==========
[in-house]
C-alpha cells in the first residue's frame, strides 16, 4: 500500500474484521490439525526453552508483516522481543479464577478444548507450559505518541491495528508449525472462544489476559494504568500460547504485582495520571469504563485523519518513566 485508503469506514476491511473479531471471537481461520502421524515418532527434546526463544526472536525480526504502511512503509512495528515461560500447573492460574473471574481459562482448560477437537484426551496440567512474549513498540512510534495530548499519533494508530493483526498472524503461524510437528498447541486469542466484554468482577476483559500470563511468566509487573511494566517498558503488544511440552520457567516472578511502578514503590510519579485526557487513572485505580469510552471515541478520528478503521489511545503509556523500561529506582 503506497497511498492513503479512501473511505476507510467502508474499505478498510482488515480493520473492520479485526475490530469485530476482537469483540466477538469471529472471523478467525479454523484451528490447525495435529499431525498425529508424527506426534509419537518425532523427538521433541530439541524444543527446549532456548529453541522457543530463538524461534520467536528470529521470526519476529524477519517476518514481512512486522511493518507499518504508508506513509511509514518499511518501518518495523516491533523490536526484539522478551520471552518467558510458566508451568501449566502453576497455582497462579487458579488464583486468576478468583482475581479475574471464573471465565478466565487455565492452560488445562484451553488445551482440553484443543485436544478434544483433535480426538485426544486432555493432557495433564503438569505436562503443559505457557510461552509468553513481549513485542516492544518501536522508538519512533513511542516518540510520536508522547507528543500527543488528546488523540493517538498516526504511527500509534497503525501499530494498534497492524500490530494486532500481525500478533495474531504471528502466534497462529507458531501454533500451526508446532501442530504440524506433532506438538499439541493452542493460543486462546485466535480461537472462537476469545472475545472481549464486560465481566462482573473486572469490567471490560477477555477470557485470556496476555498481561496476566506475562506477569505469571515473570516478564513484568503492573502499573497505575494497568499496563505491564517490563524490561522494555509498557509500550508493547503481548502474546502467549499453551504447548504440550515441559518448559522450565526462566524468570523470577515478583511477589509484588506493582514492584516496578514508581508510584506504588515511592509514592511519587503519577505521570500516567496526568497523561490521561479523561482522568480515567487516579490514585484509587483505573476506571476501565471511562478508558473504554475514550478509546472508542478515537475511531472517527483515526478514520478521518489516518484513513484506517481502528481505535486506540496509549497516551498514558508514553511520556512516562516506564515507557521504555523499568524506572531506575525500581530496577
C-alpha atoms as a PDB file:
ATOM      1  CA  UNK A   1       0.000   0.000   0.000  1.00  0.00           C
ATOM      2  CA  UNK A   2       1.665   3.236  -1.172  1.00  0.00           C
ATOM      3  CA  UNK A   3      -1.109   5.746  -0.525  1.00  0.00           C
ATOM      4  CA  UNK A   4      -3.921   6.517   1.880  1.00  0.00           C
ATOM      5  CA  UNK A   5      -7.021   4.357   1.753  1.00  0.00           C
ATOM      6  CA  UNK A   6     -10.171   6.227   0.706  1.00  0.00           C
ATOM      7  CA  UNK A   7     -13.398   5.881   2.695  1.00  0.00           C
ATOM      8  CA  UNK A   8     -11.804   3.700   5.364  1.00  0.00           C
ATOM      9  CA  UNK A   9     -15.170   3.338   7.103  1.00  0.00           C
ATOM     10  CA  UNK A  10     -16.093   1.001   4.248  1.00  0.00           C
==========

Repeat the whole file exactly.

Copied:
[in-house]
C-alpha cells in the first residue's frame, strides 16, 4: 500500500474484521490439525526453552508483516522481543479464577478444548507450559505518541491495528508449525472462544489476559494504568500460547504485582495520571469504563485523519518513566 485508503469506514476491511473479531471471537481461520502421524515418532527434546526463544526472536525480526504502511512503509512495528515461560500447573492460574473471574481459562482448560477437537484426551496440567512474549513498540512510534495530548499519533494508530493483526498472524503461524510437528498447541486469542466484554468482577476483559500470563511468566509487573511494566517498558503488544511440552520457567516472578511502578514503590510519579485526557487513572485505580469510552471515541478520528478503521489511545503509556523500561529506582 503506497497511498492513503479512501473511505476507510467502508474499505478498510482488515480493520473492520479485526475490530469485530476482537469483540466477538469471529472471523478467525479454523484451528490447525495435529499431525498425529508424527506426534509419537518425532523427538521433541530439541524444543527446549532456548529453541522457543530463538524461534520467536528470529521470526519476529524477519517476518514481512512486522511493518507499518504508508506513509511509514518499511518501518518495523516491533523490536526484539522478551520471552518467558510458566508451568501449566502453576497455582497462579487458579488464583486468576478468583482475581479475574471464573471465565478466565487455565492452560488445562484451553488445551482440553484443543485436544478434544483433535480426538485426544486432555493432557495433564503438569505436562503443559505457557510461552509468553513481549513485542516492544518501536522508538519512533513511542516518540510520536508522547507528543500527543488528546488523540493517538498516526504511527500509534497503525501499530494498534497492524500490530494486532500481525500478533495474531504471528502466534497462529507458531501454533500451526508446532501442530504440524506433532506438538499439541493452542493460543486462546485466535480461537472462537476469545472475545472481549464486560465481566462482573473486572469490567471490560477477555477470557485470556496476555498481561496476566506475562506477569505469571515473570516478564513484568503492573502499573497505575494497568499496563505491564517490563524490561522494555509498557509500550508493547503481548502474546502467549499453551504447548504440550515441559518448559522450565526462566524468570523470577515478583511477589509484588506493582514492584516496578514508581508510584506504588515511592509514592511519587503519577505521570500516567496526568497523561490521561479523561482522568480515567487516579490514585484509587483505573476506571476501565471511562478508558473504554475514550478509546472508542478515537475511531472517527483515526478514520478521518489516518484513513484506517481502528481505535486506540496509549497516551498514558508514553511520556512516562516506564515507557521504555523499568524506572531506575525500581530496577
C-alpha atoms as a PDB file:
ATOM      1  CA  UNK A   1       0.000   0.000   0.000  1.00  0.00           C
ATOM      2  CA  UNK A   2       1.665   3.236  -1.172  1.00  0.00           C
ATOM      3  CA  UNK A   3      -1.109   5.746  -0.525  1.00  0.00           C
ATOM      4  CA  UNK A   4      -3.921   6.517   1.880  1.00  0.00           C
ATOM      5  CA  UNK A   5      -7.021   4.357   1.753  1.00  0.00           C
ATOM      6  CA  UNK A   6     -10.171   6.227   0.706  1.00  0.00           C
ATOM      7  CA  UNK A   7     -13.398   5.881   2.695  1.00  0.00           C
ATOM      8  CA  UNK A   8     -11.804   3.700   5.364  1.00  0.00           C
ATOM      9  CA  UNK A   9     -15.170   3.338   7.103  1.00  0.00           C
ATOM     10  CA  UNK A  10     -16.093   1.001   4.248  1.00  0.00           C